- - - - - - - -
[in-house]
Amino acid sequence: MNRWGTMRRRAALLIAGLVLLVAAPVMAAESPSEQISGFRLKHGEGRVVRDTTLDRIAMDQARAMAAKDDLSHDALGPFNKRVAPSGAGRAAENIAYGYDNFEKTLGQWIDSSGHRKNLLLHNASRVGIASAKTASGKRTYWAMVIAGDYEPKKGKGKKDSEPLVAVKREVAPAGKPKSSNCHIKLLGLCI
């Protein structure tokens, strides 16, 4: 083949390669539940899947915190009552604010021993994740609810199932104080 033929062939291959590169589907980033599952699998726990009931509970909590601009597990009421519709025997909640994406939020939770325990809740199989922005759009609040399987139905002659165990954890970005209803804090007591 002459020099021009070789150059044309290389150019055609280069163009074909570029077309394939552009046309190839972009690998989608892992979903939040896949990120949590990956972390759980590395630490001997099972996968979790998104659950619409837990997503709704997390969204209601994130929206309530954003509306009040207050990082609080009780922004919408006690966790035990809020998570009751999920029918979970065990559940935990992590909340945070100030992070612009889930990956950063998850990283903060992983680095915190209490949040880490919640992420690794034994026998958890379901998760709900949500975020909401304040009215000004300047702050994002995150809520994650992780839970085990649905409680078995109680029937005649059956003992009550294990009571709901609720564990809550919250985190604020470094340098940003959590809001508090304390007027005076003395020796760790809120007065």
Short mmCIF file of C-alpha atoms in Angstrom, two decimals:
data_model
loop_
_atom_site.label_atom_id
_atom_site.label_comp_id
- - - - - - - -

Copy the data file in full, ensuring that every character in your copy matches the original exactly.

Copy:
[in-house]
Amino acid sequence: MNRWGTMRRRAALLIAGLVLLVAAPVMAAESPSEQISGFRLKHGEGRVVRDTTLDRIAMDQARAMAAKDDLSHDALGPFNKRVAPSGAGRAAENIAYGYDNFEKTLGQWIDSSGHRKNLLLHNASRVGIASAKTASGKRTYWAMVIAGDYEPKKGKGKKDSEPLVAVKREVAPAGKPKSSNCHIKLLGLCI
């Protein structure tokens, strides 16, 4: 083949390669539940899947915190009552604010021993994740609810199932104080 033929062939291959590169589907980033599952699998726990009931509970909590601009597990009421519709025997909640994406939020939770325990809740199989922005759009609040399987139905002659165990954890970005209803804090007591 002459020099021009070789150059044309290389150019055609280069163009074909570029077309394939552009046309190839972009690998989608892992979903939040896949990120949590990956972390759980590395630490001997099972996968979790998104659950619409837990997503709704997390969204209601994130929206309530954003509306009040207050990082609080009780922004919408006690966790035990809020998570009751999920029918979970065990559940935990992590909340945070100030992070612009889930990956950063998850990283903060992983680095915190209490949040880490919640992420690794034994026998958890379901998760709900949500975020909401304040009215000004300047702050994002995150809520994650992780839970085990649905409680078995109680029937005649059956003992009550294990009571709901609720564990809550919250985190604020470094340098940003959590809001508090304390007027005076003395020796760790809120007065």
Short mmCIF file of C-alpha atoms in Angstrom, two decimals:
data_model
loop_
_atom_site.label_atom_id
_atom_site.label_comp_id